You always remember your first time, isn’t that the phrase? I’ll never forget the first time I saw Jonathan Groff and Lea Michele having fake sex at the end of act one of Spring Awakening in January 2007. It was the first Broadway show one of my best friends and I saw together. (Most recently we saw Hamilton at the Public together.) She was a similarly theater-obsessed college freshman who had suggested we get tickets to see this new show that would go on to win the Tony that spring.
Fast forward eight plus years and there’s a revival of Spring Awakening on Broadway for a limited engagement. Clearly I needed to go. And just as clearly I should take my best friend when she comes later this month for five days of theater and hangout time. But said best friend was extremely understanding when I got an email (man, signing up for an email list paid off!) about discounted tickets. We’re still hoping to go when she’s here – because it’s so good, I’d see it again.
I went to see “The Wiz: A Celebration of Music and Dance” on Wednesday at SummerStage, and it was fabulous. If you haven’t read my interview with Danni Gee, the SummerStage curator for this production, check it out for a little more background.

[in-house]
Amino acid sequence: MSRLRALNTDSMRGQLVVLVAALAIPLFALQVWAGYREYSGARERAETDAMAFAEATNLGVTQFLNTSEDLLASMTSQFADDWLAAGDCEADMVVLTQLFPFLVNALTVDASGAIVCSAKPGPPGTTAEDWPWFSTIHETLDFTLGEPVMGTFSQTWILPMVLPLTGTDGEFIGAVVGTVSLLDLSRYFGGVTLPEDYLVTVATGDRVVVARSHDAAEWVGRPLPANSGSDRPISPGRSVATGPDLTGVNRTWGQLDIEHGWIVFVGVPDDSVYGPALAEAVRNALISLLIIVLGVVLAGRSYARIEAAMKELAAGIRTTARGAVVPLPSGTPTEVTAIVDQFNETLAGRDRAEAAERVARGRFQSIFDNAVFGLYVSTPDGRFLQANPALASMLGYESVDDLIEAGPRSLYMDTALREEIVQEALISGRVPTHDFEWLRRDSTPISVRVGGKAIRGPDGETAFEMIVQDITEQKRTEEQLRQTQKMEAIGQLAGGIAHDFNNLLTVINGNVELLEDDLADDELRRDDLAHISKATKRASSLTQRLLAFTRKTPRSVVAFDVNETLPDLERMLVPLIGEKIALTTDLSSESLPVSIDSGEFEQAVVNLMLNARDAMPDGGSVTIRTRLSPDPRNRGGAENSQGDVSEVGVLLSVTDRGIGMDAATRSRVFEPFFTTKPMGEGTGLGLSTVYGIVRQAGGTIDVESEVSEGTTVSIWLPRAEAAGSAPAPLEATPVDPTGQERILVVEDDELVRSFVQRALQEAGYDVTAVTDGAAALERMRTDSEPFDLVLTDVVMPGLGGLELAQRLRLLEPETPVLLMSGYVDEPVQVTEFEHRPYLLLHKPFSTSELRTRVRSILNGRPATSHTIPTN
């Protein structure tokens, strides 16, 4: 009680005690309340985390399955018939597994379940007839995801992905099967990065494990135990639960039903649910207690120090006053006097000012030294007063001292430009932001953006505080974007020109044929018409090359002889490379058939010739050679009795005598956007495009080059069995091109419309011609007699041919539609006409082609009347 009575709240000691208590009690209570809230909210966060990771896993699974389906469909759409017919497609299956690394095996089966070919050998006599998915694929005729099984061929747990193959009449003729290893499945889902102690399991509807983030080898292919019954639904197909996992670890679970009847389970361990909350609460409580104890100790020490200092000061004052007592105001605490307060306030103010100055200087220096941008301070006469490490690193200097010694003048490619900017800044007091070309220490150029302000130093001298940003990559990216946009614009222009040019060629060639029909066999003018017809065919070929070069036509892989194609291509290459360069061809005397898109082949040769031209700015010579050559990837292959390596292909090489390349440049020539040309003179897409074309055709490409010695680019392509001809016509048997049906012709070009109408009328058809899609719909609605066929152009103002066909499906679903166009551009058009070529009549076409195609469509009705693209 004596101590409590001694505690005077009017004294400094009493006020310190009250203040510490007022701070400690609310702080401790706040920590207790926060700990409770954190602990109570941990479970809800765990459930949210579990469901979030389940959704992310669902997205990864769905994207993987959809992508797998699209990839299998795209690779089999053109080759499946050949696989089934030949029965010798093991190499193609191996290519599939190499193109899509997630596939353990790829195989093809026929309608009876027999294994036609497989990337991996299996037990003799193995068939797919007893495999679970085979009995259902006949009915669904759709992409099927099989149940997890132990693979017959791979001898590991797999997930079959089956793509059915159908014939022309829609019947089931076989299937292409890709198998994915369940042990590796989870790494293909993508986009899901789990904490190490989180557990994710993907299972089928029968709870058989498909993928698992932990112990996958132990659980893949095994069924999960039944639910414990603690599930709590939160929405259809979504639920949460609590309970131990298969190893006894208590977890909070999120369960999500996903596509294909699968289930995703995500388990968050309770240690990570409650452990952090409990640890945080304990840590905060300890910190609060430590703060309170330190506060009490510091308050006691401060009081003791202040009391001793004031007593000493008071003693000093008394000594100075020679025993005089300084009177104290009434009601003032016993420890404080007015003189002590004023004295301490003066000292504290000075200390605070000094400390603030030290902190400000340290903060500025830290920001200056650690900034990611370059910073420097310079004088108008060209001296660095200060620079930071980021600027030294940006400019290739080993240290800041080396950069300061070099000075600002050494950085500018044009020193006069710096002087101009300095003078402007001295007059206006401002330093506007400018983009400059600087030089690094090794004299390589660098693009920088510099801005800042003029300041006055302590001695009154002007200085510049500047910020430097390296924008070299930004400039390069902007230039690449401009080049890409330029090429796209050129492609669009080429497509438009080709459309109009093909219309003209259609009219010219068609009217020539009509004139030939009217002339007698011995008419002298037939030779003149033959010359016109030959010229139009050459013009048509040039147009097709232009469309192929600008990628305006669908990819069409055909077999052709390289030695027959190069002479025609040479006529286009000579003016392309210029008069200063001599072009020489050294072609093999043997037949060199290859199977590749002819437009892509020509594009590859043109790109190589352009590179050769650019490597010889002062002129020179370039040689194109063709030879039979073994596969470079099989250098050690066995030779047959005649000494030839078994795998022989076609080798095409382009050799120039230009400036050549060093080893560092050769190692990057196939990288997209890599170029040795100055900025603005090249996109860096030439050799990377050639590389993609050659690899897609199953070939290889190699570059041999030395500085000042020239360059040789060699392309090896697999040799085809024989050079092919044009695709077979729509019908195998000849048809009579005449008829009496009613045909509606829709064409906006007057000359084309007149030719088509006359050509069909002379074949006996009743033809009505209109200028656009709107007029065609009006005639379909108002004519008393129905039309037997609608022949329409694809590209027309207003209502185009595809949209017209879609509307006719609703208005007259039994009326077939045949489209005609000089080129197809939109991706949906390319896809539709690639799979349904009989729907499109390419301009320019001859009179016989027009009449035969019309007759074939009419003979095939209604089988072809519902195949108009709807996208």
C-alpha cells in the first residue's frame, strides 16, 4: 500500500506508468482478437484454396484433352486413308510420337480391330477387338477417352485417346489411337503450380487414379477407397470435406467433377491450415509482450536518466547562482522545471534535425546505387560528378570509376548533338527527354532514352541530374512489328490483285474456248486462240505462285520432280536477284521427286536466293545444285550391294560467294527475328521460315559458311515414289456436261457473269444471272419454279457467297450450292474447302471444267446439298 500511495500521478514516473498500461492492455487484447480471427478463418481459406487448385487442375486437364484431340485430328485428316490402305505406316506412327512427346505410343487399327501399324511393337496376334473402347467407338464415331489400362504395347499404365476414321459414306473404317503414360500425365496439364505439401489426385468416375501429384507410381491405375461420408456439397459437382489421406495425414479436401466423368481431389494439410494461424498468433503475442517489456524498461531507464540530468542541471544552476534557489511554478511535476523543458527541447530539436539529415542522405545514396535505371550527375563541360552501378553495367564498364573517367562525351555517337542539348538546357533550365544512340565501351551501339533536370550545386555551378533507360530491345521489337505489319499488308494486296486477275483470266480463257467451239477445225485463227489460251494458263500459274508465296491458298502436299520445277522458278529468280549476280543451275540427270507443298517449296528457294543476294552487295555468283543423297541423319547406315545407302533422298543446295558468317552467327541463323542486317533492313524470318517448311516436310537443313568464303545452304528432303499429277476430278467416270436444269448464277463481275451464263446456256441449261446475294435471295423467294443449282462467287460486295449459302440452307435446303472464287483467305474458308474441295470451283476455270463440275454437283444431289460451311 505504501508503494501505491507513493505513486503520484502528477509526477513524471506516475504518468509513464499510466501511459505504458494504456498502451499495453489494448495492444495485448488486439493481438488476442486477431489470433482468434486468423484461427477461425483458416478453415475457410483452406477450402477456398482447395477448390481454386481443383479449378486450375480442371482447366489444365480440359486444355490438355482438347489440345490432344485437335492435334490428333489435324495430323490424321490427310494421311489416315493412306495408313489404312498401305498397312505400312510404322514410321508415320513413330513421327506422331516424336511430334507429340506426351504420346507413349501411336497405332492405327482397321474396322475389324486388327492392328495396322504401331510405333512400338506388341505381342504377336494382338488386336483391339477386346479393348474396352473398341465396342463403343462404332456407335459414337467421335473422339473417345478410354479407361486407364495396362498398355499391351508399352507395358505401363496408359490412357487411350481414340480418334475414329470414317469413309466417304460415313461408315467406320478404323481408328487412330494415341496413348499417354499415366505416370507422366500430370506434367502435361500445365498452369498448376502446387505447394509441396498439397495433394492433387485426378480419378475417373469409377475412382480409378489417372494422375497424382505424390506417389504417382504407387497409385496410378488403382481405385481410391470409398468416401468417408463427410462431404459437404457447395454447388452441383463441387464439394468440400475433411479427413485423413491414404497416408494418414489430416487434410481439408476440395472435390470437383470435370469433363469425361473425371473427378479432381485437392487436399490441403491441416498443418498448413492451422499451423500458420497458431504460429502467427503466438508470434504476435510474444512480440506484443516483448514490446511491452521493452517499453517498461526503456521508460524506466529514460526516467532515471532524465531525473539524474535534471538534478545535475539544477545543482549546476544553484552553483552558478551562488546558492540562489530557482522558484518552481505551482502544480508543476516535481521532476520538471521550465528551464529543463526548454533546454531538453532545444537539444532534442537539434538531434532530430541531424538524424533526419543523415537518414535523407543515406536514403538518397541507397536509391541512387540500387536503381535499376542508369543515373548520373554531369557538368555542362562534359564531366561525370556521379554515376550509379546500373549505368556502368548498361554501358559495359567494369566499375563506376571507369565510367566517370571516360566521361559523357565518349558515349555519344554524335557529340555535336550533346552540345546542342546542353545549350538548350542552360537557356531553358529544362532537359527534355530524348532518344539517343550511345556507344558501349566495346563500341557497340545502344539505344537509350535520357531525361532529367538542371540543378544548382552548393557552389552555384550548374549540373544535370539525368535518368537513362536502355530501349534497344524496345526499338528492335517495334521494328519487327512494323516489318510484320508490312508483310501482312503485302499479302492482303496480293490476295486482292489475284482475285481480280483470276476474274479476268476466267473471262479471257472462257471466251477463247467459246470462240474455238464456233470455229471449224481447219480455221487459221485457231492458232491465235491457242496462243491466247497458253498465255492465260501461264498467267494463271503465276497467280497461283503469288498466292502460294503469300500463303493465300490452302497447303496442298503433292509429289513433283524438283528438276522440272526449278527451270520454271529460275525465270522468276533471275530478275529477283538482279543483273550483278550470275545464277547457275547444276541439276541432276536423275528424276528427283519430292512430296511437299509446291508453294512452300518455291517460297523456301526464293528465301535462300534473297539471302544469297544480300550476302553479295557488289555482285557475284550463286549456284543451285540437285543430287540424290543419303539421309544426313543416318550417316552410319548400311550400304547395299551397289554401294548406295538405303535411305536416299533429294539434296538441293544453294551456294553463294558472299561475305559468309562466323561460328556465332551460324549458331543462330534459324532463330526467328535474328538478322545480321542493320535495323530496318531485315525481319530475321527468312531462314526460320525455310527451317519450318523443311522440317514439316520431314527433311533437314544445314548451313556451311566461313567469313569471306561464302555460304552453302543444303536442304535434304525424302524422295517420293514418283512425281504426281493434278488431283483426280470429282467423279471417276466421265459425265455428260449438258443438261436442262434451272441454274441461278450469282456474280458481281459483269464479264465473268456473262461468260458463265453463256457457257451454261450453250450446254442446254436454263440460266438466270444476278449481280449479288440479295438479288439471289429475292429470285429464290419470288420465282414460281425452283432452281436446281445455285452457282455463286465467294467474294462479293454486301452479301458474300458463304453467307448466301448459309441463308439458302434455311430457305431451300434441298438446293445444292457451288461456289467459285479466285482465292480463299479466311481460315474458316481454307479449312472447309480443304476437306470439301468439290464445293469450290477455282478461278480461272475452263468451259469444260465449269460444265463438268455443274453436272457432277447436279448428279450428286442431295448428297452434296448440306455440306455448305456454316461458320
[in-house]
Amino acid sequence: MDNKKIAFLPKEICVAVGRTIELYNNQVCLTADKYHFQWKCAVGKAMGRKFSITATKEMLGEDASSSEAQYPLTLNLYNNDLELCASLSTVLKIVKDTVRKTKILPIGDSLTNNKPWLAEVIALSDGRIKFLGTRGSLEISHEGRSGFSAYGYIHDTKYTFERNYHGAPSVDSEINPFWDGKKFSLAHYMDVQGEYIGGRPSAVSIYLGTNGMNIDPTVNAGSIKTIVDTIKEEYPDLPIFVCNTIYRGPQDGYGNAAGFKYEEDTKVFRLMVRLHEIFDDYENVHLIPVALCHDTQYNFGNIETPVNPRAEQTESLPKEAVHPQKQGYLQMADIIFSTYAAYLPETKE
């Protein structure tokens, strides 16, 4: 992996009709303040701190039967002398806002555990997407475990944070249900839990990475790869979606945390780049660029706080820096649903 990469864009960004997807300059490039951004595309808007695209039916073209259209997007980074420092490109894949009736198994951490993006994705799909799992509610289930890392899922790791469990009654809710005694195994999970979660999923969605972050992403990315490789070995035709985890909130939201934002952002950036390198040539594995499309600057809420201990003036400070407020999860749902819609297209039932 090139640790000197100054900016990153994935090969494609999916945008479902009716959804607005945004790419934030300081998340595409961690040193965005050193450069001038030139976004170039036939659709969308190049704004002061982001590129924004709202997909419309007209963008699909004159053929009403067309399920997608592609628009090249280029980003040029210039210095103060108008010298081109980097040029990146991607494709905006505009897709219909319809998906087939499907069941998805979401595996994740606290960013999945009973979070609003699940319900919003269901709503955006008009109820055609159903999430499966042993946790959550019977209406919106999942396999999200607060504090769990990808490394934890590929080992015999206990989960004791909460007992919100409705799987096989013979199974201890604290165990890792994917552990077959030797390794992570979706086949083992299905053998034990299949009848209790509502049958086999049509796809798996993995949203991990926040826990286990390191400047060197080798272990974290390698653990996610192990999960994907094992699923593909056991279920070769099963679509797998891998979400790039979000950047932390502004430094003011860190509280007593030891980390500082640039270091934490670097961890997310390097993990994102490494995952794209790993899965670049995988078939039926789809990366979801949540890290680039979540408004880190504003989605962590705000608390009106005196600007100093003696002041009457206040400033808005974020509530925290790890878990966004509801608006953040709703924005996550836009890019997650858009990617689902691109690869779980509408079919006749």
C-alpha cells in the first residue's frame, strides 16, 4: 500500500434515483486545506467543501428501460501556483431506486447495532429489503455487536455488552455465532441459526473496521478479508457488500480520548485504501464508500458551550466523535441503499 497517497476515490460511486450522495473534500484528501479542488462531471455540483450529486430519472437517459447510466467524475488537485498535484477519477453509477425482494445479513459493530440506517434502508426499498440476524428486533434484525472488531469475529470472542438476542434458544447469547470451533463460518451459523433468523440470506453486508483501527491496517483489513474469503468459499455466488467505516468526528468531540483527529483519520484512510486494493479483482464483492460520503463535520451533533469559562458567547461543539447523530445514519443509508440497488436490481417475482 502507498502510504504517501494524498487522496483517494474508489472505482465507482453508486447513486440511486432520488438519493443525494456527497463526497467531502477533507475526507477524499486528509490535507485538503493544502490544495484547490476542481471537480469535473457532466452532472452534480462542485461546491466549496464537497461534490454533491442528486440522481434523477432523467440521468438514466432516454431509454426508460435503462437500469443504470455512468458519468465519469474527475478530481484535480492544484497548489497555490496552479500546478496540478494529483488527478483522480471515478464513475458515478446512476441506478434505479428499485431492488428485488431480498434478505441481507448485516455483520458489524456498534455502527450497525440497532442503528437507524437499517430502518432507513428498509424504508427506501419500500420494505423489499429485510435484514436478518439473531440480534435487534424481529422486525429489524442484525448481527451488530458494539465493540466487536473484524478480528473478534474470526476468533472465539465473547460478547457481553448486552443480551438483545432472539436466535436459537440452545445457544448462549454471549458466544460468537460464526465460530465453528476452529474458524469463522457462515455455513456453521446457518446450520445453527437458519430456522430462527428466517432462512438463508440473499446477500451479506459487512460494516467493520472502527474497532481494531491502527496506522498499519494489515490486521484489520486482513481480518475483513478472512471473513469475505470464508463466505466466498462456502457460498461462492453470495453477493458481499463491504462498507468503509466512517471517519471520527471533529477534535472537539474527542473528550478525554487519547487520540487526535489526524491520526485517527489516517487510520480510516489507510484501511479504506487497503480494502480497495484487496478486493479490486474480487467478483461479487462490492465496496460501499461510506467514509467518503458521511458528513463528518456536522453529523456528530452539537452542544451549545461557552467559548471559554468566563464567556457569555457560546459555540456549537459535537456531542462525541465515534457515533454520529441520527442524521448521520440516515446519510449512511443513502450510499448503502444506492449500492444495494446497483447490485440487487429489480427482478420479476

From the minute my friend and I arrived at Rumsey Playfield we could tell that people were excited for this special event, a true celebration of the fortieth anniversary of The Wiz on Broadway. The show was hosted by choreographer George Faison and Phylicia Rashad, a munchkin from the original cast, and when George Faison came out on the stage to open the evening, he was greeted like a rock star, with cheers and a standing ovation.
I think I’ve more than established my love of musical theater on this blog by now, so it will surprise no one when I say that I watched the new “The Last Five Years” movie, starring Anna Kendrick and Jeremy Jordan, on its opening night last Friday. My friend and I did not go to see it in the theater as planned (Village East Cinema is the only place in NYC showing it this week) because the showing we wanted to see sold out before I managed to buy a ticket. It was a bummer as Jason Robert Brown, the composer, was doing a Q&A, but it may have worked out for the best that we ended it up buying it on iTunes and watching it at my friend’s apartment.